Health science blogger, Lisa DeFerrari (@after20yrs), devotes time on her blog to sharing the latest research on breast cancer. “A lot of the inspiration for what I do on my blog, and a lot of what I’m learning too, comes from the people I meet in my advocacy work and online”, she says. “Many of us have an interest in knowing what’s going on in cancer research and understanding what kind of progress we’re making against this disease. I believe that being up to date about the major developments in research empowers us in taking care of our own and our loved ones’ health.” Lisa describes the activity as one in which she shares her own learning process with readers, “I felt that this was an area where I could contribute given my own experience with breast cancer and my advocacy work as well as my interest in research. I look for updates that seem interesting and relevant from a patient perspective and share what I see as the basic, need to know, details for my readers.”

Mayo Clinic-trained women’s heart health activist and heart attack survivor, Carolyn Thomas (@HeartSisters) was once described by cardiology conference organizers as a ‘knowledge translator’. “I love that job description,” she says, “I like trying to make sense of complex medical gobbledygook. There actually is a social science readability rating scale called “SMOG: a Simple Measure of GobbledyGook!” – one that most medical journals would fail, by the way.”

The ability to curate trusted content is a key skill for patient advocates. Hereditary cancer advocate, Amy Byer Shainman (@BRCAresponder), believes “patient advocates not only have a responsibility to curate trusted content but that it is an imperative if you are even going to be calling yourself a patient advocate.” Not only is curation of value to the health community, but it also benefits the curator by enhancing their credibility and leadership among their peers. Amy, Carolyn, Lisa, and Debra are all leaders in this field. In interviewing each of them this month, I found they were eager to share their tips and recommendations on developing the skill of content curation. Listed below you will find a summary of their recommendations, alongside my own tips for effective content curation.

Eight Steps to Effective Content Curation

1.) Consider the source

Curate content from reliable and credible sources only. This is the most important first step in curating trustworthy content. Debra’s first step is to go directly to the small library of oncology texts she has built over the years (e.g., DeVita, Hellman, and Rosenberg’s Cancer Principles & Practices of Oncology, which is considered by many to be the definitive oncology reference). “However”, she says, “even if these texts weren’t available to me, there are multiple exceptional online resources that are easily accessible. These sites are available to anyone with access to an Internet connection, are typically free without subscription costs, and provide links to additional helpful sources of information and references on related topics.”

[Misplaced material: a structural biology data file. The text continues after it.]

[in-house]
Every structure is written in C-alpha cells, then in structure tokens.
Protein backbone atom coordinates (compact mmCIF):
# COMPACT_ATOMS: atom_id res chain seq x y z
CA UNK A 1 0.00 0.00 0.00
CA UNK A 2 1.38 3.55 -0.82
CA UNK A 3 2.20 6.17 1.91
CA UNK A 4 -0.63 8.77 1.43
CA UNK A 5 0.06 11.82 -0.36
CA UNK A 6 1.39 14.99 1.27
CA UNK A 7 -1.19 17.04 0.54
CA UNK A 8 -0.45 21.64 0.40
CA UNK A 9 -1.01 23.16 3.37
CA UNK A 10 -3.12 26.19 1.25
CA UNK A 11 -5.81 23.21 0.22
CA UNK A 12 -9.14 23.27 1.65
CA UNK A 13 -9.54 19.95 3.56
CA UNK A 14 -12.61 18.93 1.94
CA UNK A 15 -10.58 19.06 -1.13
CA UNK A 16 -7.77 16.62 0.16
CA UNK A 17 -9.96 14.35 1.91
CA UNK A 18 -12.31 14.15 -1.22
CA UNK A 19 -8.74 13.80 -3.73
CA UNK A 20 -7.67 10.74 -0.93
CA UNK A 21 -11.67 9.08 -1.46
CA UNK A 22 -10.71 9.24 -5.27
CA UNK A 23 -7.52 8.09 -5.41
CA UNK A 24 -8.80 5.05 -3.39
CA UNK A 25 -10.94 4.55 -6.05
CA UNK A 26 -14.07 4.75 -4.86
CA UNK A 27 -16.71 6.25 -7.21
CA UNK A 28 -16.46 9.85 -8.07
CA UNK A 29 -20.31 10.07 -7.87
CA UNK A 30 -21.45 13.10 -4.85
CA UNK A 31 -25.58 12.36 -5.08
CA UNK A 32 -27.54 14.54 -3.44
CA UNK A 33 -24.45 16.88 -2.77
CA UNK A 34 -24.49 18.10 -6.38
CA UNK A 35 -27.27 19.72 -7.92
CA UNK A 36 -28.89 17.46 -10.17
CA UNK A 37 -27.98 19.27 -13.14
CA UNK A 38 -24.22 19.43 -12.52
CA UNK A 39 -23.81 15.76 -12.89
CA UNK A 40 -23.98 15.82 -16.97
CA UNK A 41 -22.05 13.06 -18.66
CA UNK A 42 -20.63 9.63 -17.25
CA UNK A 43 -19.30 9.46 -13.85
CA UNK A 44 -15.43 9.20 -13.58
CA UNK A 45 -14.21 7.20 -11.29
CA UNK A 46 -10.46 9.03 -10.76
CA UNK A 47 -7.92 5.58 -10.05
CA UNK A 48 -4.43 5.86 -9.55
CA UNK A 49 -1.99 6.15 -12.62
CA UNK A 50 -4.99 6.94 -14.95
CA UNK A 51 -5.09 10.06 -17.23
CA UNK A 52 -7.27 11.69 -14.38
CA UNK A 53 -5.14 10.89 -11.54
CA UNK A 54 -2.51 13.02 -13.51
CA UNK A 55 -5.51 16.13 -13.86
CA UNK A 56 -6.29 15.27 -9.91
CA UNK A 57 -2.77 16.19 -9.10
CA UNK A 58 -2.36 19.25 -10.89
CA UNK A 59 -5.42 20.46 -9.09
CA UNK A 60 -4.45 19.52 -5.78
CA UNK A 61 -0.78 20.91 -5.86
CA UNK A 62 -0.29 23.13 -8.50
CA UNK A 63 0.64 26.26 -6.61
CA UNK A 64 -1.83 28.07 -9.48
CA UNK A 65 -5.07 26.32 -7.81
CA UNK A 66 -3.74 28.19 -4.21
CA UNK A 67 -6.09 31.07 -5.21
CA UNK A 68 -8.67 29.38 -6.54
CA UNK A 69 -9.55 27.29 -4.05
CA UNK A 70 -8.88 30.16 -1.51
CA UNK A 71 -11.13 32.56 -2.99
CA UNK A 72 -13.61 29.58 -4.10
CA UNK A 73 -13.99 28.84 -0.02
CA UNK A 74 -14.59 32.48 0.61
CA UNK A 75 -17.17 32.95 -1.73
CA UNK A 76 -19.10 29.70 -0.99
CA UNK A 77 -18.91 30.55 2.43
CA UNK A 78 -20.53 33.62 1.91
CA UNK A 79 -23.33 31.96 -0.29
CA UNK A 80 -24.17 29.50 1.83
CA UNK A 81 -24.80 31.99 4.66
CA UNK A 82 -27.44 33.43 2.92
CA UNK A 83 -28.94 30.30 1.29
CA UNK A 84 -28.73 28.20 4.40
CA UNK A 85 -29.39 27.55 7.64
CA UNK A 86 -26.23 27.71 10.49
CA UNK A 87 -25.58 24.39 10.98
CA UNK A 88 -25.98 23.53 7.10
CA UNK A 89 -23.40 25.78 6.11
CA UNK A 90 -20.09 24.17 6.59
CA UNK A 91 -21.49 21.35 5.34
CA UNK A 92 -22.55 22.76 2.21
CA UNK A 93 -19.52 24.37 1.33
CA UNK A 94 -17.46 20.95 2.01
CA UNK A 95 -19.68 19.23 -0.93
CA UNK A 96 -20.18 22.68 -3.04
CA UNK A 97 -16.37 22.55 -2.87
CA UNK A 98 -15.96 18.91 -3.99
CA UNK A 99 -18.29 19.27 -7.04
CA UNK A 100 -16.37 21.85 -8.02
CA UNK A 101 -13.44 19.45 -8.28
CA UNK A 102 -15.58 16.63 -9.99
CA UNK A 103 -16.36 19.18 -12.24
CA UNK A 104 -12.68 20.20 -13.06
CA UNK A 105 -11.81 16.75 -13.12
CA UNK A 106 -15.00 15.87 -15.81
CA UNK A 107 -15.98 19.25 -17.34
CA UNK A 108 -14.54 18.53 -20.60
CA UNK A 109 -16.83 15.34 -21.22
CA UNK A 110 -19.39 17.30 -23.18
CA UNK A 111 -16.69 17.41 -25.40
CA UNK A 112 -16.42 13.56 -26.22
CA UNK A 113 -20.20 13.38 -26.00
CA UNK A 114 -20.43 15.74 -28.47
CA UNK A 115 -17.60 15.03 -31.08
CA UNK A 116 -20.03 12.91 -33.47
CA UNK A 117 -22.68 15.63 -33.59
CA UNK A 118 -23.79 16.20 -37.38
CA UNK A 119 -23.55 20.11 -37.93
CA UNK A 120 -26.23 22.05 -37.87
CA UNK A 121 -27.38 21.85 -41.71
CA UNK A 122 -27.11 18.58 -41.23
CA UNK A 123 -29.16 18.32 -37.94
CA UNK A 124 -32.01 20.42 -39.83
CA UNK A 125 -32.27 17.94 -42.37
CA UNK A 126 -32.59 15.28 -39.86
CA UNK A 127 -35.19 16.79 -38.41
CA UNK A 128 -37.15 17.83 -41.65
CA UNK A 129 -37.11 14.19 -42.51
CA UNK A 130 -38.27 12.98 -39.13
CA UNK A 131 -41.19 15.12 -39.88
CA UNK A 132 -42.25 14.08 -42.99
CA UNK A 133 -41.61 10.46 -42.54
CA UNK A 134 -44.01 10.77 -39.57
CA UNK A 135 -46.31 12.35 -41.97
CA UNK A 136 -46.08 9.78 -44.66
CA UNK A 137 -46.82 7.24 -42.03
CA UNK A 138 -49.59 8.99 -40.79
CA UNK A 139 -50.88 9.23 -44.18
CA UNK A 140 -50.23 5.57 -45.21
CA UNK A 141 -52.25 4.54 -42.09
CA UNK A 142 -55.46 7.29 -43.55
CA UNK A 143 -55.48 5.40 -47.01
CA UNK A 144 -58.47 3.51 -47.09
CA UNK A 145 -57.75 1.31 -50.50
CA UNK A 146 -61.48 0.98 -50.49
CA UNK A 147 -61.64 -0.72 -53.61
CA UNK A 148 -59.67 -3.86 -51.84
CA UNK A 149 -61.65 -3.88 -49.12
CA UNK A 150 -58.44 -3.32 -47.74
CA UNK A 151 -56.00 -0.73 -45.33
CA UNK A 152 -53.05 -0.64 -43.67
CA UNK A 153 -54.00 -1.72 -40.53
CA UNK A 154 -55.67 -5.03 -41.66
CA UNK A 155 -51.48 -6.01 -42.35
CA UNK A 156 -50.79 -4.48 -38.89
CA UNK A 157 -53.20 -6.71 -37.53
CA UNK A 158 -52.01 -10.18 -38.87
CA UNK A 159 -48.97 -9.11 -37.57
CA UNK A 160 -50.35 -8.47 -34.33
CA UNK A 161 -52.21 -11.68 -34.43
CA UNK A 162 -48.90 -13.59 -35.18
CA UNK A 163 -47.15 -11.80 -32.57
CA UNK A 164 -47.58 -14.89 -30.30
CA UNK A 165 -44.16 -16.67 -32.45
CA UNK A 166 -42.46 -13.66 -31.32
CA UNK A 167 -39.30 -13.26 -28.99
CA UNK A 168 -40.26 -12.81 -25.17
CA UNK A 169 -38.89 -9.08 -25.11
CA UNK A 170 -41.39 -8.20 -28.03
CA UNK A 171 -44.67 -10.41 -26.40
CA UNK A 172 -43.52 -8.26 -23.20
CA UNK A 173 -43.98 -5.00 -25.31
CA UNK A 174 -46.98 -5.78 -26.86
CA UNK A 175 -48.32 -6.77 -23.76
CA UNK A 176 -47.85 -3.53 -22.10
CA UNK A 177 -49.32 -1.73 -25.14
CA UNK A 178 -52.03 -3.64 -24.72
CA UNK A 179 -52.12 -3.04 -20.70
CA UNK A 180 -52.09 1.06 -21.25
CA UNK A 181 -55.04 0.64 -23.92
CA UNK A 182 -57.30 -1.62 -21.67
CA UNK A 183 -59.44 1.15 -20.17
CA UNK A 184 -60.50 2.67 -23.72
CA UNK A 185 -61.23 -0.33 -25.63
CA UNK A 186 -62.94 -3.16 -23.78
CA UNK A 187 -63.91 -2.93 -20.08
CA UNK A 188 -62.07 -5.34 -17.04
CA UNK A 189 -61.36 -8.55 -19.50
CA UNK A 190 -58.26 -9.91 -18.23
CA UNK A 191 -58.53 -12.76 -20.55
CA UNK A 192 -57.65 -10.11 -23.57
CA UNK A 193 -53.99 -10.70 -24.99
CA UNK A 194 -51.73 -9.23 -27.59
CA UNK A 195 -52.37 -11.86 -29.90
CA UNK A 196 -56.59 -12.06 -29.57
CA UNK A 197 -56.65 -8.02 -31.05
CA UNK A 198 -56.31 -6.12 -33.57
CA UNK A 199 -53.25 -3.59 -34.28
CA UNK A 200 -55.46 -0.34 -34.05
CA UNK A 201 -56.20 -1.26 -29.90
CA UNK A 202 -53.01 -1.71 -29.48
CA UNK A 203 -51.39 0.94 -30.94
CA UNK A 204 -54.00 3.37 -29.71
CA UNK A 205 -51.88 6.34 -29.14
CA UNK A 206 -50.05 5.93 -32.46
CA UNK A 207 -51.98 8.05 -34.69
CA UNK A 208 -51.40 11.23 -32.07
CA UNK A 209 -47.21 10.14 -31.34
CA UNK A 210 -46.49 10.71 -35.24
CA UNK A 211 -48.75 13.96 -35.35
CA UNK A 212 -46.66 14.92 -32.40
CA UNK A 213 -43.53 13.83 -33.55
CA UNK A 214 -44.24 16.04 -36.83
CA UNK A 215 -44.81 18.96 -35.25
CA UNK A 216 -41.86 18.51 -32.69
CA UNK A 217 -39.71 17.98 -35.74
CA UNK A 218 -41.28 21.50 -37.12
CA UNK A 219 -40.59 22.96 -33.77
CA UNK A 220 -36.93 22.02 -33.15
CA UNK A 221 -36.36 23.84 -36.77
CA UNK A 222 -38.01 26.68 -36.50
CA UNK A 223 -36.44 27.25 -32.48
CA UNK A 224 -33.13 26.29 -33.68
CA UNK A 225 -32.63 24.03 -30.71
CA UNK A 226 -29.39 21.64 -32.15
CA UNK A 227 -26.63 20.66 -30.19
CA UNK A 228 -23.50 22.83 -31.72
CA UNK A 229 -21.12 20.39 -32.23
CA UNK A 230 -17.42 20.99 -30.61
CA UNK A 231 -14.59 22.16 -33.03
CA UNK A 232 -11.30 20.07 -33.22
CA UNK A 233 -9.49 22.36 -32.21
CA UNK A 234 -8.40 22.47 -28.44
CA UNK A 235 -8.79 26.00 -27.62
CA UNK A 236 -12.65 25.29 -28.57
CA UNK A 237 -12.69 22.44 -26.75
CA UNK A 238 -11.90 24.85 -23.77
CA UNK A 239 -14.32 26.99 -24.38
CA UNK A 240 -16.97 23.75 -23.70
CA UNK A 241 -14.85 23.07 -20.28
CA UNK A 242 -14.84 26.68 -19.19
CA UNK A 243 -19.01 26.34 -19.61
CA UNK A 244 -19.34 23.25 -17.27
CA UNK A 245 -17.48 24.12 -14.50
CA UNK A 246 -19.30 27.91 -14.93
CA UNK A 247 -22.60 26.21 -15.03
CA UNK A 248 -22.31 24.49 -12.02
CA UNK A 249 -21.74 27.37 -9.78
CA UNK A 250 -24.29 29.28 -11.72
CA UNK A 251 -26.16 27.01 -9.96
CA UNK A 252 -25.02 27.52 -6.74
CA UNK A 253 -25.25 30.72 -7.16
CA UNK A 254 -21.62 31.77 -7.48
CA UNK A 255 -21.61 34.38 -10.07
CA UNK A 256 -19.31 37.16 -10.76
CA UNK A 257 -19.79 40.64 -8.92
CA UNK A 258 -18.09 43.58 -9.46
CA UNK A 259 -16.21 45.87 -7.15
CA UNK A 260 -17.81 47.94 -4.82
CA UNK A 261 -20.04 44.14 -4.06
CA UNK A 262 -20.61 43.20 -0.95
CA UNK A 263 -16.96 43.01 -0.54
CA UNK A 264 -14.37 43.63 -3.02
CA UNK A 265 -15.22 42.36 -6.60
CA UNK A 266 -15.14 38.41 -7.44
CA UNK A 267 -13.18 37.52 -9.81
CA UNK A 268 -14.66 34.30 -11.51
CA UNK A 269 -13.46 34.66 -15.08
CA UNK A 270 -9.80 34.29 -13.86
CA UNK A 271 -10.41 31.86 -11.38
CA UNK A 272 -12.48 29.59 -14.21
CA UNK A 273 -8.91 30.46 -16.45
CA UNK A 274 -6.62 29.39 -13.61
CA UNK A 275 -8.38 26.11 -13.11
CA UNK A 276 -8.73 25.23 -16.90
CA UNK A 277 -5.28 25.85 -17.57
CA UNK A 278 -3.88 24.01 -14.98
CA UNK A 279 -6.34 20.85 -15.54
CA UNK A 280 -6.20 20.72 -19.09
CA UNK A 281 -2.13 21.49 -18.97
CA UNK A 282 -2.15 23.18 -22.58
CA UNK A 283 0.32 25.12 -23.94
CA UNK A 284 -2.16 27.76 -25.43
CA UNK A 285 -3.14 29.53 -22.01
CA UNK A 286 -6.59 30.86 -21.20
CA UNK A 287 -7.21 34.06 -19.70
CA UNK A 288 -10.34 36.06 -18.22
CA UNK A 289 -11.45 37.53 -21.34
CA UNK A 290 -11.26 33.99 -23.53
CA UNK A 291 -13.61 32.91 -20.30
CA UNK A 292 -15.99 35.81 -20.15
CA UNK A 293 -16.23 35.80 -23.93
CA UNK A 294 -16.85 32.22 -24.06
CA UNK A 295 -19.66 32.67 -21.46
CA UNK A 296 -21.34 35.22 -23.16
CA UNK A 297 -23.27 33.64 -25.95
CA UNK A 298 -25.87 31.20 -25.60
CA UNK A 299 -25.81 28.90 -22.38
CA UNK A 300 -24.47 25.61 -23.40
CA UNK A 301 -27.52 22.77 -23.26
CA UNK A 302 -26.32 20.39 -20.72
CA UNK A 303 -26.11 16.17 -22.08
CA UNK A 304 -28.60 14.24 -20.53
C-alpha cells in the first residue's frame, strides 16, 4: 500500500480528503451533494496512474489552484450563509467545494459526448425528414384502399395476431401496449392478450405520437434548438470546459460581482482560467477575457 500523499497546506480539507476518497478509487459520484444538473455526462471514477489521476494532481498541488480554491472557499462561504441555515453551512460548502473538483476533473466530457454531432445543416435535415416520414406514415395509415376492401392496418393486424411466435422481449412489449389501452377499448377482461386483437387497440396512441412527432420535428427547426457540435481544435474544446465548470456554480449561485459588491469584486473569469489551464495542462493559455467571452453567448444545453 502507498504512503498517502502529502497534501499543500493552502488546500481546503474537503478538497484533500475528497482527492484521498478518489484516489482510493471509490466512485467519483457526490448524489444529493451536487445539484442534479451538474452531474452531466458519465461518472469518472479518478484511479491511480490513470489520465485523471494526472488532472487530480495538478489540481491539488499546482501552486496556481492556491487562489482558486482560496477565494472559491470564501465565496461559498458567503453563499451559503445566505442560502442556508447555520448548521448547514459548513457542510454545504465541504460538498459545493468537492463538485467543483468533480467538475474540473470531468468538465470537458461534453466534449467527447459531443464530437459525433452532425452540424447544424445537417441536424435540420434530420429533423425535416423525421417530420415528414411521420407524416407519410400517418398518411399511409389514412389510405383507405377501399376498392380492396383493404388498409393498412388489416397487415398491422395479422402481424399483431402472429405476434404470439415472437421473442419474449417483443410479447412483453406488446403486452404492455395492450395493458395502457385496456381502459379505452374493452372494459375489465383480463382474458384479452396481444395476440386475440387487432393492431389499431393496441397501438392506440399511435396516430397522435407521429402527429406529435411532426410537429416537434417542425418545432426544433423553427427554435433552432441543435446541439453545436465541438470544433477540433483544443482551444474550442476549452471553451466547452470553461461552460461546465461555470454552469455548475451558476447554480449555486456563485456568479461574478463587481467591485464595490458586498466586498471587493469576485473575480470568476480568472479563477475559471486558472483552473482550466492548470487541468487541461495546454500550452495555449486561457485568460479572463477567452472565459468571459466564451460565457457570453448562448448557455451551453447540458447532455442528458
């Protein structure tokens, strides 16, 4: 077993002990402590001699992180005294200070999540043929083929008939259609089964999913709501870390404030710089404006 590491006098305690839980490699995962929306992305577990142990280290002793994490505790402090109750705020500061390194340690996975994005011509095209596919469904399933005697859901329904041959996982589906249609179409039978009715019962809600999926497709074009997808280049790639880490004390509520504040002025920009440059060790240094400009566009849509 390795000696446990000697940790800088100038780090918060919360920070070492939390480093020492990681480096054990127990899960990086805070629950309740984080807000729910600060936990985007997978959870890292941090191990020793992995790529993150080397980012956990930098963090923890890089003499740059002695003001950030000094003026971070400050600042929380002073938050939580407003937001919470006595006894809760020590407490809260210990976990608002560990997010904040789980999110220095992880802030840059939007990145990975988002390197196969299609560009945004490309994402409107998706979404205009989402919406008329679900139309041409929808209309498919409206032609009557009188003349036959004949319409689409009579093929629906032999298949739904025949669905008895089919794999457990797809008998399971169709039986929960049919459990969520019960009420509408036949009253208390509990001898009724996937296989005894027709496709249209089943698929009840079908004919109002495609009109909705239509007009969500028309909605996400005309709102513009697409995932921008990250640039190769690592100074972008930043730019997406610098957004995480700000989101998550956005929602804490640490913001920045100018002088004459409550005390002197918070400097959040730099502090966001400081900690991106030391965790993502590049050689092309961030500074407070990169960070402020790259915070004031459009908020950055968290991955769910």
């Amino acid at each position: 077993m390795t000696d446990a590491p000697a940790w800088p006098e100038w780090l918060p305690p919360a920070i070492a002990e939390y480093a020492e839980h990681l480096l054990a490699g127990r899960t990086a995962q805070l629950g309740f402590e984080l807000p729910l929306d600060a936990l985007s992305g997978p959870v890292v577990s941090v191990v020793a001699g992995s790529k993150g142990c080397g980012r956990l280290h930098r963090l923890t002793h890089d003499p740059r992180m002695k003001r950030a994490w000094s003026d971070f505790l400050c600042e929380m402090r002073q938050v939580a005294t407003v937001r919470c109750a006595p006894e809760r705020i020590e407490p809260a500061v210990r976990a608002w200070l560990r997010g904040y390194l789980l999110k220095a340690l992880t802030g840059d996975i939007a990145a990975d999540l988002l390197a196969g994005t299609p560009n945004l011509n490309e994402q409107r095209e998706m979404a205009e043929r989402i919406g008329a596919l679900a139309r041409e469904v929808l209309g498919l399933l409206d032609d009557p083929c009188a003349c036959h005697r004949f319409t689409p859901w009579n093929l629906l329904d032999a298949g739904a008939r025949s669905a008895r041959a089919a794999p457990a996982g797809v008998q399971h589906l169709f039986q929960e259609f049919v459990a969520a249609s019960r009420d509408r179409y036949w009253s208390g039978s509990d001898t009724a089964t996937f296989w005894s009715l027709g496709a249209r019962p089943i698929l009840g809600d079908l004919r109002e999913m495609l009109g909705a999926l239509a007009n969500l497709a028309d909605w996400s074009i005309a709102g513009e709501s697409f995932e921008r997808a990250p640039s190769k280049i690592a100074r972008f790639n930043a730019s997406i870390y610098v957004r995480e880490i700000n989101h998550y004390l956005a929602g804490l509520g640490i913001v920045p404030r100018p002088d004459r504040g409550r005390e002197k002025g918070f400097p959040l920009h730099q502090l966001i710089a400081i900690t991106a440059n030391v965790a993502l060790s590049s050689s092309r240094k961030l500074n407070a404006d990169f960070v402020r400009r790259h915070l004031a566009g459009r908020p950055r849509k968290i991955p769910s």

Debra recommends conducting online searches of medical journals published by professional cancer associations, including the American Society of Clinical Oncology (ASCO) and the American Association for Cancer Research (AACR). She advises whenever possible, for research purposes, it’s best to obtain access to full-text journal articles versus solely the abstracts. Debra also recommends conducting an online PubMed search. PubMed comprises greater than 26 million biomedical literature citations from MedLine, which is the U.S. National Library of Medicine (NLM)’s bibliographic database. “PubMed provides free access to abstracts within Medline as well as links to full-text articles, importantly, in some cases, access to the full-text journal articles is also provided for free. Unfortunately, in other instances, although full journal articles can be accessed by linking from the abstract in PubMed, the publishers charge a fee for obtaining the full text, which can become extremely pricey.” Debra’s tip in such cases is to conduct a Google search on “full text medical journal articles free,” which will return sites that provide links to the increasing number of journals that provide free online full-text articles.

Her final recommendation is to conduct a Medscape search. “After a free, one-time, and simple registration process, Medscape provides access to professional, original medical content that includes comprehensive review articles, patient education articles, journal commentaries, expert columns, and medical news”, she says. “In addition, Medscape enables users to select their preferred specialty which then delivers a personalized site with topics of most interest.”

Amy recommends finding a go-to source for credible information. “My go to patient advocate for the latest hereditary cancer/BRCA research is Lisa M. Guzzardi, RN (@LguzzardiM)”, she says. “Lisa is a HBOC (Hereditary Breast & Ovarian Cancer) patient advocate dedicated to providing up to date evidence based research for consumers at risk and also clinicians. She is on top of all the latest scientific journals and research pertaining to HBOC.”